The research into productivity is still underway and according to Harvey Bernstein from Dodge Data and Analytics building owners need more data that links productivity and healthy buildings. On a residential level however 60% of home owners would pay more for a health home. There were concerns raised about how aware the medical professionals are about the impact that buildings are having on their patient’s health. Doctors are seeing people who have respiratory issues from exposure to mould but are not aware where that mould is growing and that it can be avoided with better building design. The industry needs to assist educating doctors and their patients, so that these issues can be avoided and the true benefits of health buildings can be realised.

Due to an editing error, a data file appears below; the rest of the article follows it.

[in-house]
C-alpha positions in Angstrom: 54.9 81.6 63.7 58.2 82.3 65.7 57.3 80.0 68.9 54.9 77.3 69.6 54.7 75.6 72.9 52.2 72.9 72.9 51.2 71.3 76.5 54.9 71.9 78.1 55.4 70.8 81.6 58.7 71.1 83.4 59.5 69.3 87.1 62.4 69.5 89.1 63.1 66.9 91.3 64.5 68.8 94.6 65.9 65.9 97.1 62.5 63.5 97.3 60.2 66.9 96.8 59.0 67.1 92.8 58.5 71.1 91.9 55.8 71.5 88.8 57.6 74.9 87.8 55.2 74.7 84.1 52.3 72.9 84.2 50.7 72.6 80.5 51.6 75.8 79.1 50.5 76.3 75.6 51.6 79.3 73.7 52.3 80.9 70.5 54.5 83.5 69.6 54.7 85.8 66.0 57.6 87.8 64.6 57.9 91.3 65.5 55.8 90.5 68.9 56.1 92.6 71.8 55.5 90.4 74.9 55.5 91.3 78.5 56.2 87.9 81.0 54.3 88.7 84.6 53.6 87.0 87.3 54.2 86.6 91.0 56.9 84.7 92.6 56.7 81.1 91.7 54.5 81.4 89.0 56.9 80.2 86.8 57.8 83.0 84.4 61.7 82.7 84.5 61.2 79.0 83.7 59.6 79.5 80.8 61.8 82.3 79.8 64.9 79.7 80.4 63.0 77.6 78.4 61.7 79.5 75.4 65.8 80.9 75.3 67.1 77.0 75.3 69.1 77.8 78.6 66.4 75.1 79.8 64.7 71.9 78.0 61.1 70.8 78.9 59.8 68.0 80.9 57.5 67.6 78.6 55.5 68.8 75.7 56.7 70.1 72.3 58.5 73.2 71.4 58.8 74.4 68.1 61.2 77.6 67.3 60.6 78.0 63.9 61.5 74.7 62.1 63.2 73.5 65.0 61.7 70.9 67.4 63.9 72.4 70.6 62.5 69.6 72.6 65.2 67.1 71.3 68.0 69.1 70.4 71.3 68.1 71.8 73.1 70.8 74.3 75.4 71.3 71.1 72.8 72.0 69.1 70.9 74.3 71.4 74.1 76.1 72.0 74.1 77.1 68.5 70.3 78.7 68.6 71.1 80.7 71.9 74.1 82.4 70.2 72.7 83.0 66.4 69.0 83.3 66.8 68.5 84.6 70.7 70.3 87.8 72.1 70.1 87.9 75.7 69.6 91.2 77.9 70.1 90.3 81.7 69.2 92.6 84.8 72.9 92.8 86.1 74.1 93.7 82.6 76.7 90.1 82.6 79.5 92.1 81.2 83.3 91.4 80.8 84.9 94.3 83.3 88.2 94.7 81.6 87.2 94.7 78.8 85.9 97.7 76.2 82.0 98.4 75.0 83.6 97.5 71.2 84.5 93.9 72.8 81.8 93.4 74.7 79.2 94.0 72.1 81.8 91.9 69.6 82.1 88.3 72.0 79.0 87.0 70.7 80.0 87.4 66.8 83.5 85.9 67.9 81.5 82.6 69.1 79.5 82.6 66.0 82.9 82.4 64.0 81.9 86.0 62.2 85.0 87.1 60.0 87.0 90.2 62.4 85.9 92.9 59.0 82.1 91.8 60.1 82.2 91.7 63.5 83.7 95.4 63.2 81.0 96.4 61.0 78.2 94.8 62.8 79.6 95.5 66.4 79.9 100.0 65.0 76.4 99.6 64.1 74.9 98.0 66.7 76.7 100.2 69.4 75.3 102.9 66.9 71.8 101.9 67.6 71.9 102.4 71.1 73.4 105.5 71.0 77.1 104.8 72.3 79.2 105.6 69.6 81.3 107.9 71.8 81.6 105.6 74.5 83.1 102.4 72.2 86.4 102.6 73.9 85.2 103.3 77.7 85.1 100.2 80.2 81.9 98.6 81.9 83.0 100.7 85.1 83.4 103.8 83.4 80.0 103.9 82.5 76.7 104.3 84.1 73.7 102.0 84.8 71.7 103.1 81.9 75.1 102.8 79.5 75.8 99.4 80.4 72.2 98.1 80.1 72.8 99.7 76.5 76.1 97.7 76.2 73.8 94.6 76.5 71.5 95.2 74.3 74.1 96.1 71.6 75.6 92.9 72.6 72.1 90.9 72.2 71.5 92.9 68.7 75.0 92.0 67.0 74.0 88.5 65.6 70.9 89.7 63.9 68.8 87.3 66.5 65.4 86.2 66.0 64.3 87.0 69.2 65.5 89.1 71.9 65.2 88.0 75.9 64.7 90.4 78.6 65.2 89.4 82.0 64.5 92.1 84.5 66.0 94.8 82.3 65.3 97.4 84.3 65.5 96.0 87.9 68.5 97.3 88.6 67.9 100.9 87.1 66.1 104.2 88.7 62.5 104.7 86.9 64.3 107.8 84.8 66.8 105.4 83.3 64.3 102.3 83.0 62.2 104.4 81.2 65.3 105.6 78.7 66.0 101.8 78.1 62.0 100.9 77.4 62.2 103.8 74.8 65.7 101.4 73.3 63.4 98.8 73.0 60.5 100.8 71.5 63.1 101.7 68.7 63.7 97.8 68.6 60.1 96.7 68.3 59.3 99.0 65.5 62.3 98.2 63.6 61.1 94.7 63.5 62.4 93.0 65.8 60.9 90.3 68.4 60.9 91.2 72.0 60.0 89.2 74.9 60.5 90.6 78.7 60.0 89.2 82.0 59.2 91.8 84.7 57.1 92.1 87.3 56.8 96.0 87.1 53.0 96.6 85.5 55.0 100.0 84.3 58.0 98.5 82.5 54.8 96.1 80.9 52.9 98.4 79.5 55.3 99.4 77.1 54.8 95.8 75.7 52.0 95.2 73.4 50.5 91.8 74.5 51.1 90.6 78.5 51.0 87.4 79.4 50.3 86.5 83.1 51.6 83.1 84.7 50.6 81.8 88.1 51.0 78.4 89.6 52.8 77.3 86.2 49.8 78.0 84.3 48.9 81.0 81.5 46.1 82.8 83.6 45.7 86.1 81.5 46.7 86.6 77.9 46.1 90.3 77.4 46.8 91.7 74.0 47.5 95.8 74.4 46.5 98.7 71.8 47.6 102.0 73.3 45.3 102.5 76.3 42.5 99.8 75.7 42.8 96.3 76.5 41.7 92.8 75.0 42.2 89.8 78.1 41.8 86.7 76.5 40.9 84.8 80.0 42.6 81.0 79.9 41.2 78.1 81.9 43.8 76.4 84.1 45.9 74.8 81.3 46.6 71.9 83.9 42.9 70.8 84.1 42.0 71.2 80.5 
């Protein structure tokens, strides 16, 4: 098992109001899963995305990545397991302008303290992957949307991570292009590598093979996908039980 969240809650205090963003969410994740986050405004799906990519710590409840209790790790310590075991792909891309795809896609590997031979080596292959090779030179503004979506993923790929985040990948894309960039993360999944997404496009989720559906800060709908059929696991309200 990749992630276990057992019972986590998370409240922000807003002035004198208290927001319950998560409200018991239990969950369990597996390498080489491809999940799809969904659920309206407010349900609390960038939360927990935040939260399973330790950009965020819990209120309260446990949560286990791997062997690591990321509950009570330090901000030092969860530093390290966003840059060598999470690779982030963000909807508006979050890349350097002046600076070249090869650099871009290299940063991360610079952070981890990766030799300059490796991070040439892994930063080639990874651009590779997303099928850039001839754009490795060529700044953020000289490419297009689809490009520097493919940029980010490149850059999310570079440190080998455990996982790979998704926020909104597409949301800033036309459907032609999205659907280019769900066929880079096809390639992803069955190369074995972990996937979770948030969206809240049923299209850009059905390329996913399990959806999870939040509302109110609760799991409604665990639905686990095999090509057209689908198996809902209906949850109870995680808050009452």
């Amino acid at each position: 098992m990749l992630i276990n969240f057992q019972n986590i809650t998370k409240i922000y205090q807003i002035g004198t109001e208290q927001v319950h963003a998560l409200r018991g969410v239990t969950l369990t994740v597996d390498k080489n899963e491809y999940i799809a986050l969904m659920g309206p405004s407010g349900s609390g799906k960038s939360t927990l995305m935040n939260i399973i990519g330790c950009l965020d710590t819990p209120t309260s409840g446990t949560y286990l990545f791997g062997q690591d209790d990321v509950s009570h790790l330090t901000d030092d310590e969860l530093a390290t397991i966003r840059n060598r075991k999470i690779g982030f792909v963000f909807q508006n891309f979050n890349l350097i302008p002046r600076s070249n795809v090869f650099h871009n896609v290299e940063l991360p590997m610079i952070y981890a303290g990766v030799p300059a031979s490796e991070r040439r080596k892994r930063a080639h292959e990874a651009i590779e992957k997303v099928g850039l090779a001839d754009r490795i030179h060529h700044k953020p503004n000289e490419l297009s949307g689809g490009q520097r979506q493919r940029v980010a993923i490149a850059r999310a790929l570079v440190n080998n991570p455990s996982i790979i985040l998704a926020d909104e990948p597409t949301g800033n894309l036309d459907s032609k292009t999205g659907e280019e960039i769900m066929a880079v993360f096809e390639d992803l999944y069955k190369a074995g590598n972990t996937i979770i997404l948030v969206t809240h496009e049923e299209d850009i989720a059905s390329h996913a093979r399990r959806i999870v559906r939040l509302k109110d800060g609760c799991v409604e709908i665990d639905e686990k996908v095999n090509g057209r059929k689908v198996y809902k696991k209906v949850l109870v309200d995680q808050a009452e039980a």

Ashak Nathwani, from the University of Sydney, unveiled SAMBA- the desktop package of sensors which measures key IEQ indicators for spatial and temporal sampling throughout a building. The device was tested at the Green Cities conference and as can be seen from the below graph showed the space was not preforming adequately, with the PMV dropping to -3 before lunch. PMV is a measure of thermal comfort and considers air temperature, mean radiant temperature, relative humidity, air speed, metabolic rate, and clothing insulation. Zero is the ideal value. A PMV of -3 implies that 100% of people with be dissatisfied with the comfort in the space. More information about this device